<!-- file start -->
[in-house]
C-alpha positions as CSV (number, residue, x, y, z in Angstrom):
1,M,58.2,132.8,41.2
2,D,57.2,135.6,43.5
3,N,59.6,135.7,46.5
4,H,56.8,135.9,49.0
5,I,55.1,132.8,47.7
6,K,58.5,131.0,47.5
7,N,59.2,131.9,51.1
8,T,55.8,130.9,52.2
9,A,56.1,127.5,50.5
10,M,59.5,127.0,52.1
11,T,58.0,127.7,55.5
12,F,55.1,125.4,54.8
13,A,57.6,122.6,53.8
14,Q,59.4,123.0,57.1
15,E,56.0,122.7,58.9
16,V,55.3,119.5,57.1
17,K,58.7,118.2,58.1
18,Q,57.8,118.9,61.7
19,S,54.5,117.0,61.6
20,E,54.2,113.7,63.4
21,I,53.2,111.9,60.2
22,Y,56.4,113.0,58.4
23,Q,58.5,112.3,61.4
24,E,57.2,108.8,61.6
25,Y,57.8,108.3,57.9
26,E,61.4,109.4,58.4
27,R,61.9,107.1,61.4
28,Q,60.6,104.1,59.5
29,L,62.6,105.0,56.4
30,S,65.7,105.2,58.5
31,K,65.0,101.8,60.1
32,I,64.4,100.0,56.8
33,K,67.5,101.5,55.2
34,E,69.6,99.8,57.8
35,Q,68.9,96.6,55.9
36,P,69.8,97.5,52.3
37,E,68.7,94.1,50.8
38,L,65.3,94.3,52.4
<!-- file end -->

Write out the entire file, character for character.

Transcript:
[in-house]
C-alpha positions as CSV (number, residue, x, y, z in Angstrom):
1,M,58.2,132.8,41.2
2,D,57.2,135.6,43.5
3,N,59.6,135.7,46.5
4,H,56.8,135.9,49.0
5,I,55.1,132.8,47.7
6,K,58.5,131.0,47.5
7,N,59.2,131.9,51.1
8,T,55.8,130.9,52.2
9,A,56.1,127.5,50.5
10,M,59.5,127.0,52.1
11,T,58.0,127.7,55.5
12,F,55.1,125.4,54.8
13,A,57.6,122.6,53.8
14,Q,59.4,123.0,57.1
15,E,56.0,122.7,58.9
16,V,55.3,119.5,57.1
17,K,58.7,118.2,58.1
18,Q,57.8,118.9,61.7
19,S,54.5,117.0,61.6
20,E,54.2,113.7,63.4
21,I,53.2,111.9,60.2
22,Y,56.4,113.0,58.4
23,Q,58.5,112.3,61.4
24,E,57.2,108.8,61.6
25,Y,57.8,108.3,57.9
26,E,61.4,109.4,58.4
27,R,61.9,107.1,61.4
28,Q,60.6,104.1,59.5
29,L,62.6,105.0,56.4
30,S,65.7,105.2,58.5
31,K,65.0,101.8,60.1
32,I,64.4,100.0,56.8
33,K,67.5,101.5,55.2
34,E,69.6,99.8,57.8
35,Q,68.9,96.6,55.9
36,P,69.8,97.5,52.3
37,E,68.7,94.1,50.8
38,L,65.3,94.3,52.4